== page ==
- AmaroK plays media files in MP3, FLAC, Ogg, WAV, AAC, WMA, and Musepack not to mention nearly 100 more.
- AmaroK syncs, plays, retrieves, or uploads music to Ipods and other digital music players.
- AmaroK displays artist information via Wikipedia
- AmaroK plays Podcasts
Amarok also has a host of other features, including Moodbar functionality and Musicbrainz support.
VideoLAN Client (VLC) is a media player, streamer, and encoder for Unix, Windows, Mac OS X, BeOS, QNX, and PocketPC. It can play most audio and video codecs (MPEG 1/2/4, DivX, WMV, Vorbis, AC3, AAC, etc.), has support for VCD, SVCD, and DVD (with menus), and can read or dump streams from a network source (HTTP, UDP, DVB, MMS, etc.). It can also act as a server and send streams through the network, with optional support for audio and video transcoding. It’s hands down one of the best media players on any platform…making it a must have in your linux arsenal.
Firefox is the best browser out there, hands down. There are several others that are great on each platform such as Opera, Safari, etc…but when I debug this site I make sure that it looks as-intended on Firefox and that’s it. If you’re running IE and it looks jacked up – get Firefox…
Konqueror is an appropriate name for the program that does it all.
With Desktop Cube, Animations, Water, Blur, Trailfocus, and Fading windows, Beryl makes for a dynamic desktop experience. Beryl is a combined window manager and composite manager that uses OpenGL for acceleration. It is highly flexible, extensible, and portable.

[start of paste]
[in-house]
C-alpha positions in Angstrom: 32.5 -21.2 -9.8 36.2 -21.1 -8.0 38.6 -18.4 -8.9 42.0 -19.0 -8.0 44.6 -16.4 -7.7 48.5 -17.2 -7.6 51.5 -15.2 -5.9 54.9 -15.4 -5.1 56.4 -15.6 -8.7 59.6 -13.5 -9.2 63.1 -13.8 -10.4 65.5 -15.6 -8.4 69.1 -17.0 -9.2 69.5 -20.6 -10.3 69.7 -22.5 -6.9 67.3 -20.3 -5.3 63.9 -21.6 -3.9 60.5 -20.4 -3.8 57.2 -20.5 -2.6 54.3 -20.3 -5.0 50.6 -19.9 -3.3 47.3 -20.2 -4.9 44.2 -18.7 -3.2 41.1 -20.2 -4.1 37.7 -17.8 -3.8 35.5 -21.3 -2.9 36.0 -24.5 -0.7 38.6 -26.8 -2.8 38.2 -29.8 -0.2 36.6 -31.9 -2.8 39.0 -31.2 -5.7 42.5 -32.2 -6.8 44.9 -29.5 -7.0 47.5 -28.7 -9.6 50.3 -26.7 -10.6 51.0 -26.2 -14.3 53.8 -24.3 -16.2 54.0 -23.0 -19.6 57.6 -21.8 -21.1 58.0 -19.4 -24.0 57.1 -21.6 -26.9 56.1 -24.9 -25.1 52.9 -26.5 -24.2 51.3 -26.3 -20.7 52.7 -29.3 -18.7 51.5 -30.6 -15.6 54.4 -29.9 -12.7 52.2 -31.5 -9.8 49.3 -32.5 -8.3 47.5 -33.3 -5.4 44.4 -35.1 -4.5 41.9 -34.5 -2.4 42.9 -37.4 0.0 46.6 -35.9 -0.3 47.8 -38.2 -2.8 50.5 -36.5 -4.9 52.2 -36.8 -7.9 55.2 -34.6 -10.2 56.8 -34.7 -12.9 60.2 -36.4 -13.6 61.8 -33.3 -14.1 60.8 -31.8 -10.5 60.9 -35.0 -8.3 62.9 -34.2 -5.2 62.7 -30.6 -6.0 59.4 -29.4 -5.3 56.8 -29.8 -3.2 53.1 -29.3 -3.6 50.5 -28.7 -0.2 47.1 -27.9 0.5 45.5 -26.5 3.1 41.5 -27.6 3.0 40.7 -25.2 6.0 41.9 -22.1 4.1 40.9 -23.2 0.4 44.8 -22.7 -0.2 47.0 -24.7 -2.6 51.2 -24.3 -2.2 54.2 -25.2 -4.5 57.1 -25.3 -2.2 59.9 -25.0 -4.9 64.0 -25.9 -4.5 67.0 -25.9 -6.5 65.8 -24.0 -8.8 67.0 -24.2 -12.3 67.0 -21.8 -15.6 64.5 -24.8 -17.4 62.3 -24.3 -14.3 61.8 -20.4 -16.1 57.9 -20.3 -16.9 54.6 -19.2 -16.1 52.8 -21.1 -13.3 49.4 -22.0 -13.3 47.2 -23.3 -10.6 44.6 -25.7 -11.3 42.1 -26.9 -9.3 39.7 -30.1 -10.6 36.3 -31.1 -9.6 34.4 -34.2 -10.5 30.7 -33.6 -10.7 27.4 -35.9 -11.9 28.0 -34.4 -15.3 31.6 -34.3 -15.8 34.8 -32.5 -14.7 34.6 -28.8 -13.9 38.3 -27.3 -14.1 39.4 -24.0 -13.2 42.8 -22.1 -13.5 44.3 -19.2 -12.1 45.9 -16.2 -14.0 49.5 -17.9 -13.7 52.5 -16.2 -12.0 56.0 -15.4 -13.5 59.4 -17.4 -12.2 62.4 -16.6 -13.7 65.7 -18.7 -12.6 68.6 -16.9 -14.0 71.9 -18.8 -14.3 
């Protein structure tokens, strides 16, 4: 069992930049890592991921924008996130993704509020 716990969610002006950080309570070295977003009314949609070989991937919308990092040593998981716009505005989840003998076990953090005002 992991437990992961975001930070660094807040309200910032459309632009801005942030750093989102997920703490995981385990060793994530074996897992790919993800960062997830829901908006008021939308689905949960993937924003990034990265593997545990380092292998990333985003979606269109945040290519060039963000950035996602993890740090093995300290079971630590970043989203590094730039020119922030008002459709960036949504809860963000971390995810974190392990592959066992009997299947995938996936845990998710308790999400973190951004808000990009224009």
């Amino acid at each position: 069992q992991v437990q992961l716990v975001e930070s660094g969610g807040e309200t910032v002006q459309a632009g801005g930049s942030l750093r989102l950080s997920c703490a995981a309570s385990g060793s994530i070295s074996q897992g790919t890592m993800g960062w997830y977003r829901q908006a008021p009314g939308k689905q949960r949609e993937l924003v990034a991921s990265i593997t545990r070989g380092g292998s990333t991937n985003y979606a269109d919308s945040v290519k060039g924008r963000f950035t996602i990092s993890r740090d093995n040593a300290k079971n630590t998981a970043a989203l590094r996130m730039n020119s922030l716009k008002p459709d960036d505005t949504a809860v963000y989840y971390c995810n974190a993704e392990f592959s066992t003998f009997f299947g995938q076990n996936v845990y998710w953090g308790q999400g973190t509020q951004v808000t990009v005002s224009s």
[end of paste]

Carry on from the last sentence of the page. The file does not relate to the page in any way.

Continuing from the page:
Beryl uses flat file backend with almost no gnome dependency. It has a custom theme decorator (Emerald) with features added on a daily basis. Best of all, it’s maintained by a community.
Desktop Effects Features:
* OS X Expose Like Effect
* Live Window Previews
* Drag and Drop Support
* See Only What You Want
* Visualize Your Workspace
Transparency, Brightness, and Saturation
Gnome Terminal True Transparency
Wine is an implementation of the Windows Win32 and Win16 APIs on top of X and Unix. Think of Wine as a Windows compatibility layer. Wine provides both a development toolkit (Winelib) for porting Windows sources to Unix and a program loader, allowing many unmodified Windows 3.x/95/98/ME/NT/W2K/XP binaries to run under Intel Unixes. Wine does not require Microsoft Windows, as it is a completely alternative implementation consisting of 100% Microsoft-free code, but it can optionally use native system DLLs if they are available. Wine comes with complete sources, documentation and examples and is freely redistributable.
Basically what it does allows you to run Windows executable files inside of Linux.
That about sums up my list of must-have general software. I’m going to break it down further into each category later on so be sure to check back for more detailed categories of must-have software for your Linux OS.